Self and Family in Flux


Self and Family in Flux: Opportunities and Risks Engendered by Change

Guler Okman Fisek, Prof. Dr., Ph.D.

Congress on Culture and Mental Health

November 27-29, 2002

Brussels, Belgium


While it is probably a true statement that the only constant in life is change, contemporary life seems to involve such an escalation in the speed and complexity of change that people are presented with very serious demands for adaptation.  It is a credit to humanity's resilience that most people are successful in this adaptation process.  In this presentation I will make some observations about the changing circumstances of Turkish individuals and families and try to derive some conclusions about avenues of successful adaptation.  To that end I will first present a brief schematic description of traditional ways of being for Turkish families and individuals, followed by the effects of social change on these ways of being, whether the change is due to local effects or immigration.  Some theoretical and empirical observations on adaptational processes will be followed by suggestions for intervention.


A Theoretical Framework

 The Multilevel Contextual Systems Perspective (Fisek, 1998; Fisek and Schepker, 1997) provides a framework within which to systematically describe human experience at different levels of collectivity, such as cultural, familial and individual; as well as comparing cross-cultural differences at these levels.  It is assumed that human experience at each level can be usefully described by two key dimensions. The dimension of "structure" refers to social organization, role relationships and power orders in group life and "relationship" refers to the degree of social and emotional interconnectedness.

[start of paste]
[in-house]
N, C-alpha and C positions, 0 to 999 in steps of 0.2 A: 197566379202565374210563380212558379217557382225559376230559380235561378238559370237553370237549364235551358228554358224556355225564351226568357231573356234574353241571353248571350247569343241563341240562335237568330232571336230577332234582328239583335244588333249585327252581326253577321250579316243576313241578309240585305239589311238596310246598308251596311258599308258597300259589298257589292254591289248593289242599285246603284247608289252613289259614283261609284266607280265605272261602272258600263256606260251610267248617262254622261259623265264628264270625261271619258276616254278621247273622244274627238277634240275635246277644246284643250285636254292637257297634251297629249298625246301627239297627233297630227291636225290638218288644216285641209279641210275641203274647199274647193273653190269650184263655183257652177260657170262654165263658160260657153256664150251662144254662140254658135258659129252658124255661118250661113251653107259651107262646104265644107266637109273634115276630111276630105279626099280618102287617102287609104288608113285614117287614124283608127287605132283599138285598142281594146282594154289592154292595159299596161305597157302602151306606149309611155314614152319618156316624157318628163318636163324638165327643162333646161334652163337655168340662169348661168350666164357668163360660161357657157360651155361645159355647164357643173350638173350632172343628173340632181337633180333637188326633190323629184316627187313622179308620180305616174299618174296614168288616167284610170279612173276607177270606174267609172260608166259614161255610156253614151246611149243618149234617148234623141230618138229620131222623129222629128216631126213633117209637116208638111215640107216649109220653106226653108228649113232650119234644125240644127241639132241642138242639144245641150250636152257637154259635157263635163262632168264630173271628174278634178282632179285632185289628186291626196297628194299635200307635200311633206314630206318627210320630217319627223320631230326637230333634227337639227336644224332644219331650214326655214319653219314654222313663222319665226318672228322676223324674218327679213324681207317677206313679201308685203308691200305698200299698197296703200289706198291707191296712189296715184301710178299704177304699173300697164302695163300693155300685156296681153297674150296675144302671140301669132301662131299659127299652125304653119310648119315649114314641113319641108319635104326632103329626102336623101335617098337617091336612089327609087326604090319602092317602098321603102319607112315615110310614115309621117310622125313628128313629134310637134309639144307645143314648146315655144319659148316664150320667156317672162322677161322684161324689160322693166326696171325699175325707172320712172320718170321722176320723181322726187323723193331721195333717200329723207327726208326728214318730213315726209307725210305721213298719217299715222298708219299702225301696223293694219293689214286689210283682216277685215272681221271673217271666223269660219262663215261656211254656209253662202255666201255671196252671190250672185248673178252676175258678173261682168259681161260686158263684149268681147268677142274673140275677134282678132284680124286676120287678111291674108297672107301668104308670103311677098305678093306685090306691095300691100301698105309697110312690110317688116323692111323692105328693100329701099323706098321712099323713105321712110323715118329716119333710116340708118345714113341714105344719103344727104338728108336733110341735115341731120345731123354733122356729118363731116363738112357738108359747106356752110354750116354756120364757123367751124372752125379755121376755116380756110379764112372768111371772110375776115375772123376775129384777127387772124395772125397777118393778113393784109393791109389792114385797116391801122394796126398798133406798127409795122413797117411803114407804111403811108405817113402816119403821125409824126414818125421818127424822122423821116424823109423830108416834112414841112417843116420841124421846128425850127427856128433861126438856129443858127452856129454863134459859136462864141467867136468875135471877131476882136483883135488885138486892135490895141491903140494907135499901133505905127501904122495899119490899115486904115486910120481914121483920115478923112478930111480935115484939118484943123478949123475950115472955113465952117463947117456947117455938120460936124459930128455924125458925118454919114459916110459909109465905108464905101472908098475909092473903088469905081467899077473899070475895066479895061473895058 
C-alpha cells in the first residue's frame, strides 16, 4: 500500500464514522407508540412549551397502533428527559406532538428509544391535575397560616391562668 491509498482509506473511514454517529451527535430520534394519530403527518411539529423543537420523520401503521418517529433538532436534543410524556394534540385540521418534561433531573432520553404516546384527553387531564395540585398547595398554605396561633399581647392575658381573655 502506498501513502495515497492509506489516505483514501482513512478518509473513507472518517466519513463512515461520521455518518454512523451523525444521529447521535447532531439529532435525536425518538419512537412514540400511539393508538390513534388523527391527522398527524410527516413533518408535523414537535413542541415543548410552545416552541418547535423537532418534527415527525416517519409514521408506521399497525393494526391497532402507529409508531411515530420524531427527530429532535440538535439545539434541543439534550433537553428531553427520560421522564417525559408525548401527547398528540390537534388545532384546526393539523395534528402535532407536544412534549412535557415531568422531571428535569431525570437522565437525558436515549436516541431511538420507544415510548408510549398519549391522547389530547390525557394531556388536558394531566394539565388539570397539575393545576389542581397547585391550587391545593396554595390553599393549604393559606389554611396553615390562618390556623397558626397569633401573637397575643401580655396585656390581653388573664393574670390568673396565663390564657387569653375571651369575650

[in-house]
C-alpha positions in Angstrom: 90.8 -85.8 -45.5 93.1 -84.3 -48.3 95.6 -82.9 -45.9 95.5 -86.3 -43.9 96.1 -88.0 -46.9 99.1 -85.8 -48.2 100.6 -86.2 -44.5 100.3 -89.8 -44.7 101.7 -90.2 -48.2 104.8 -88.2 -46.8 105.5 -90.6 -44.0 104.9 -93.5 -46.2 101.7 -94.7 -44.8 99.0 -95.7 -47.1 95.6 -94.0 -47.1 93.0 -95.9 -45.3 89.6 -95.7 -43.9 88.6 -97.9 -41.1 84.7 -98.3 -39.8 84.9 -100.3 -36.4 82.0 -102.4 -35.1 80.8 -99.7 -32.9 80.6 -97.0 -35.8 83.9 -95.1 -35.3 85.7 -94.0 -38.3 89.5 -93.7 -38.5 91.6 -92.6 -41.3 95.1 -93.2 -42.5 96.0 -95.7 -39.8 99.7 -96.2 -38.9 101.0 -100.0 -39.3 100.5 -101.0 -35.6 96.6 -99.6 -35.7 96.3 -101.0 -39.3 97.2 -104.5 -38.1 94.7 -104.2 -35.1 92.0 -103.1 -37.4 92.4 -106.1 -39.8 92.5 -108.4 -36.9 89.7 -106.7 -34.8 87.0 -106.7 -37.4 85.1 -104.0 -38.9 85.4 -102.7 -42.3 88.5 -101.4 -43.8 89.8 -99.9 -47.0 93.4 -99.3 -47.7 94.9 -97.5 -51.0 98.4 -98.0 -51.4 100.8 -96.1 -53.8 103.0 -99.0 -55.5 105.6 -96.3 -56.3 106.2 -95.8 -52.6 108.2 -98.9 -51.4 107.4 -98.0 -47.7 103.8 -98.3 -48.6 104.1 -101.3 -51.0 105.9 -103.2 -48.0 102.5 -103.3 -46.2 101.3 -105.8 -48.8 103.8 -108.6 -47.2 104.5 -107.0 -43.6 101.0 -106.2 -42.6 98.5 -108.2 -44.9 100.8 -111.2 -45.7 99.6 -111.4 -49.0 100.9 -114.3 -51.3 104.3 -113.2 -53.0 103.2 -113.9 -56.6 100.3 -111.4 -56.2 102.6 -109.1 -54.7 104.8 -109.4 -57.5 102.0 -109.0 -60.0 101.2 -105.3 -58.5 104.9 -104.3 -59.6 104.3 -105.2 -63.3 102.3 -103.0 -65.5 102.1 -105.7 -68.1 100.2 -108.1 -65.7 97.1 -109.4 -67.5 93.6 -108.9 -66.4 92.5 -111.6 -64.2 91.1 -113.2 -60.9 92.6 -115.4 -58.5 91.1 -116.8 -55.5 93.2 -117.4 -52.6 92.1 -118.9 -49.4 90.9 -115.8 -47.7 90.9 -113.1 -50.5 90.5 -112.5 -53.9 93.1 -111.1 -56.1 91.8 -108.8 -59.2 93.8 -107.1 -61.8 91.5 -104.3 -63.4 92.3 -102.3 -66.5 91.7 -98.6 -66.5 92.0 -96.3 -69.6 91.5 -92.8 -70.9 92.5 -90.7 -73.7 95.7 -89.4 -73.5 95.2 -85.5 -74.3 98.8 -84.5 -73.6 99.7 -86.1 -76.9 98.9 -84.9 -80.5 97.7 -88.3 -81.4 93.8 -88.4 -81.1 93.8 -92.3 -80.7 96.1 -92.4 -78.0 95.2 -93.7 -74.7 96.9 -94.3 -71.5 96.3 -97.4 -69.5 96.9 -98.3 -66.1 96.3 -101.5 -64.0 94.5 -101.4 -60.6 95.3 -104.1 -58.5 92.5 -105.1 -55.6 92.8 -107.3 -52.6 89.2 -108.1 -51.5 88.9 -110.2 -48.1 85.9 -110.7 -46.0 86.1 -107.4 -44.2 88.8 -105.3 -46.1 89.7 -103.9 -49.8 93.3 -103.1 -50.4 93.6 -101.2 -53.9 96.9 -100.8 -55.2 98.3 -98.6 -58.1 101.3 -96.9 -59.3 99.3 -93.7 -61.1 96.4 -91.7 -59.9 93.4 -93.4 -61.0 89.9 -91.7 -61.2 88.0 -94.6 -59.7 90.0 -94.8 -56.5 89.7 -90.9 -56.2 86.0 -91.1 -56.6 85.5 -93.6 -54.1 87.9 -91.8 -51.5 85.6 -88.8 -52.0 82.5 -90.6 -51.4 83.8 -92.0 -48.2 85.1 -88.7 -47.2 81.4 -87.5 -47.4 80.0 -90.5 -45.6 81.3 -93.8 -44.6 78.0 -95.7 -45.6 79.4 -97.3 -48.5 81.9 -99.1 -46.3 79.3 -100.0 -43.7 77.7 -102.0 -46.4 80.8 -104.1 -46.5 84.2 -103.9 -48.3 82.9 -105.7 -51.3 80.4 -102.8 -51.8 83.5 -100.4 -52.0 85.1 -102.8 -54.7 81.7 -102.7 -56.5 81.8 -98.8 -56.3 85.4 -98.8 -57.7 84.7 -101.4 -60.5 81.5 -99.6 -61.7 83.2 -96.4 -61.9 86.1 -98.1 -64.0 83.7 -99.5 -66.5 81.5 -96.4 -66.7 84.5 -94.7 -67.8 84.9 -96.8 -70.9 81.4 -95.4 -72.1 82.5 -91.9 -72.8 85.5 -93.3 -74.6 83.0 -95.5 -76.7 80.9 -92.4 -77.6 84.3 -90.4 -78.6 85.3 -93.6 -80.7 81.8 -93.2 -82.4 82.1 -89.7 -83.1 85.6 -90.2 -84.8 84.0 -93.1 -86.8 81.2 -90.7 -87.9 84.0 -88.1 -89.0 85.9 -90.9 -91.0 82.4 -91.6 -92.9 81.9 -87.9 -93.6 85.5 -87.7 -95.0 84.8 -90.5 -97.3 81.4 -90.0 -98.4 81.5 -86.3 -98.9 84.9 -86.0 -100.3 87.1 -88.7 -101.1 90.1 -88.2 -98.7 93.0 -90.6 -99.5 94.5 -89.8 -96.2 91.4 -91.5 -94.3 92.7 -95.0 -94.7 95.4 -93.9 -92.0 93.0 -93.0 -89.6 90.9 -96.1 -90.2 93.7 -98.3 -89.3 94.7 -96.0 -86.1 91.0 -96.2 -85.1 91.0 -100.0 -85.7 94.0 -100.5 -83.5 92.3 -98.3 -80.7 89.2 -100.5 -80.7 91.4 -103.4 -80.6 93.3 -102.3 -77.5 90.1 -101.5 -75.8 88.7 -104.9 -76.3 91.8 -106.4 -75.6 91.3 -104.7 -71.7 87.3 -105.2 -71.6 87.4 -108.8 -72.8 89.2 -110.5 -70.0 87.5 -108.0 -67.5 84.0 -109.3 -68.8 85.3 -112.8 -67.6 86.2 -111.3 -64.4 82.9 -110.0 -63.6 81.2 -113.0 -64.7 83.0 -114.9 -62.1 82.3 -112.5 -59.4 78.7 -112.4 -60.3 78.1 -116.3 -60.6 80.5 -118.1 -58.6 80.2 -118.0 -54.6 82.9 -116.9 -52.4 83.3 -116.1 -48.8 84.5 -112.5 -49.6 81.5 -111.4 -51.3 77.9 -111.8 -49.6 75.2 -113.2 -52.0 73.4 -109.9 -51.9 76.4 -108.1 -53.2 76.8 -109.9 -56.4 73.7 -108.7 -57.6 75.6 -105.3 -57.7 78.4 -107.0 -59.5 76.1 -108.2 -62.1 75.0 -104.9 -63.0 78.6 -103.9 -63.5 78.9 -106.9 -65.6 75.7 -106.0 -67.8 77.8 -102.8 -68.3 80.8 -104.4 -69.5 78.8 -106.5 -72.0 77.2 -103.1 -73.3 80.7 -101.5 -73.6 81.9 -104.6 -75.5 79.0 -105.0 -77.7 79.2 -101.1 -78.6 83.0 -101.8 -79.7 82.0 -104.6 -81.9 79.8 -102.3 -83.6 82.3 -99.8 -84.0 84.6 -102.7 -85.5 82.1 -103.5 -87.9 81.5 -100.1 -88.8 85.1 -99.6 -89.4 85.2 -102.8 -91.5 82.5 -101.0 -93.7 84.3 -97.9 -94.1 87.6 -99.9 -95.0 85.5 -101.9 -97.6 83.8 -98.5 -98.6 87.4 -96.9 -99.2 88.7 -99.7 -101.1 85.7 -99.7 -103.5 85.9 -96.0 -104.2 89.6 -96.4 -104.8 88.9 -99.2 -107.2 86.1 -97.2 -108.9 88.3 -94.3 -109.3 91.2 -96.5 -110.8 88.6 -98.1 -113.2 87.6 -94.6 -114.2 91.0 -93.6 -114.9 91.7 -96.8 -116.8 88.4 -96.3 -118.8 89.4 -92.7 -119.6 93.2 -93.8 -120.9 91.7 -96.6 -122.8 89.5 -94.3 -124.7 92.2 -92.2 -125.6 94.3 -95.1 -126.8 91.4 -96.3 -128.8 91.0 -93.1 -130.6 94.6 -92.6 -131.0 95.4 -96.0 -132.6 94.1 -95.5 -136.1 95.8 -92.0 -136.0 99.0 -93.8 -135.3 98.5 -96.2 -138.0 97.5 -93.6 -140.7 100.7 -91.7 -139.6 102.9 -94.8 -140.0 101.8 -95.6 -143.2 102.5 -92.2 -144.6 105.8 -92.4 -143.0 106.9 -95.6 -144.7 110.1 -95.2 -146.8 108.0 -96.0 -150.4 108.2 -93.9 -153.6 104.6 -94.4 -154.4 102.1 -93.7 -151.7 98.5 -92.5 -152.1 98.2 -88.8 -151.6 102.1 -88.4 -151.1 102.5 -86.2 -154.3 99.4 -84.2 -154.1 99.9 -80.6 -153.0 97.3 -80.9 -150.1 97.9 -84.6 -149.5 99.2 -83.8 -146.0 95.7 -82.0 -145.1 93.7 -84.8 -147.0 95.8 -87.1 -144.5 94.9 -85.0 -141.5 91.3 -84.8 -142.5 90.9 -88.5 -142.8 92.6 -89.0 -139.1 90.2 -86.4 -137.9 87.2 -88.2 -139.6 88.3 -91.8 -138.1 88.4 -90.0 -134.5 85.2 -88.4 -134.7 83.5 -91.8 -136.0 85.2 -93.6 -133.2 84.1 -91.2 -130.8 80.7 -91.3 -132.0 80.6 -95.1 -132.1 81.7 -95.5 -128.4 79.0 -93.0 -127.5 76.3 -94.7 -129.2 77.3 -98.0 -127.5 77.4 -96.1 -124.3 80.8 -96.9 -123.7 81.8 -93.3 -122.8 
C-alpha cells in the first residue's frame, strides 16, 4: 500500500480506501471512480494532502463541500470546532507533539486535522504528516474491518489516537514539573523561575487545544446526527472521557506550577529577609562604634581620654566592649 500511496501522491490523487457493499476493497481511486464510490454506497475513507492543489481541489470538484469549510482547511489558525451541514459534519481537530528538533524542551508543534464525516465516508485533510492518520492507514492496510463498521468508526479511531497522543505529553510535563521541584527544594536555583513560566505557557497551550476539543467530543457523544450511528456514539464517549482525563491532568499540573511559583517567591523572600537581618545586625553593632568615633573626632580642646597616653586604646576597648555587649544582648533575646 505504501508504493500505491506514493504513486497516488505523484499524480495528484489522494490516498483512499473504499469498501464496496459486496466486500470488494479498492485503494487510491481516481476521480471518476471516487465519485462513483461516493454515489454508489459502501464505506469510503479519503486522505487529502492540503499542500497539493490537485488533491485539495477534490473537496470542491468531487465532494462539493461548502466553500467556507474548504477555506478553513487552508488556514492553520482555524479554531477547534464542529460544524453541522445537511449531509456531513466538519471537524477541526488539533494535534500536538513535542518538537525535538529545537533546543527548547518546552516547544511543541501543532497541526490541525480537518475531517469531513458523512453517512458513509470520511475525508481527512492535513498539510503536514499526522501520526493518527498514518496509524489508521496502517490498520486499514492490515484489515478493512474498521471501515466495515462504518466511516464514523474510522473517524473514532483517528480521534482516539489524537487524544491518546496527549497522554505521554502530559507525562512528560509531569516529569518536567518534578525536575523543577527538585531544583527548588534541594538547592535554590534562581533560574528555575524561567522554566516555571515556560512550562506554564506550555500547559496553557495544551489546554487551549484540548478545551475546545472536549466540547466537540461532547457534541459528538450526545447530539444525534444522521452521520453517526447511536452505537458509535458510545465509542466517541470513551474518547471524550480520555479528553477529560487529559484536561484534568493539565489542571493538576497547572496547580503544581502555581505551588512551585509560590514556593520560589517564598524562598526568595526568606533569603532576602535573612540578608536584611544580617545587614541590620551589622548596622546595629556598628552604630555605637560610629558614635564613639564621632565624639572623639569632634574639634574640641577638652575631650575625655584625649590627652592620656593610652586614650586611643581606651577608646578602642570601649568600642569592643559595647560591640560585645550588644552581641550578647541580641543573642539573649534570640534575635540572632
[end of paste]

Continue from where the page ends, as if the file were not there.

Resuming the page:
At the cultural level, social structure describes societies in terms of a bipolar dimension or continuum, ranging from a hierarchic/authoritarian structure to a horizontal/egalitarian one (Hsu, 1985; Kagitcibasi, 1990, 1996b; Roland, 1988). Relational ethos at this level ranges from individualism/separateness to collectivism/ relatedness (Kagitcibasi, 1985; 1996b; Triandis et al., 1988) in reflecting the preferred mode and extent of interconnectedness (Fisek, 1998). At the family level, structure is seen in the dimension of gender and generational hierarchy which varies in strength and identifies the power and role boundaries differentiating individuals and subsystems within the family system, while proximity varying in degree, reflects the interconnectedness and the emotional reactivity of the relationship network within the family (Fisek, 1991,  Minuchin, 1976; Wood, 1985). At the level of the individual, the very definition of selfhood can be seen to differ across cultures (Landrine, 1992; Kagitcibasi, 1990; Markus and Kitayama, 1991; Roland, 1988; Shweder & Bourne, 1984). At one pole of self structure is the “familial self”, an intrapsychic organization that allows the individual to find a niche for selfhood “within the hierarchic intimacy relations of the family”, while the other pole contains the “individualized self”, an intrapsychic organization which permits autonomous existence and development within a network of “contractual egalitarian relations” (Roland, 1988, p. 7-8). Relational style for the familial self involves "closeness through connections", an interpersonal relatedness that is assumed as a given; while for the individualized self it involves "closeness through autonomy", an interpersonal relatedness that is achieved through negotiated disclosure.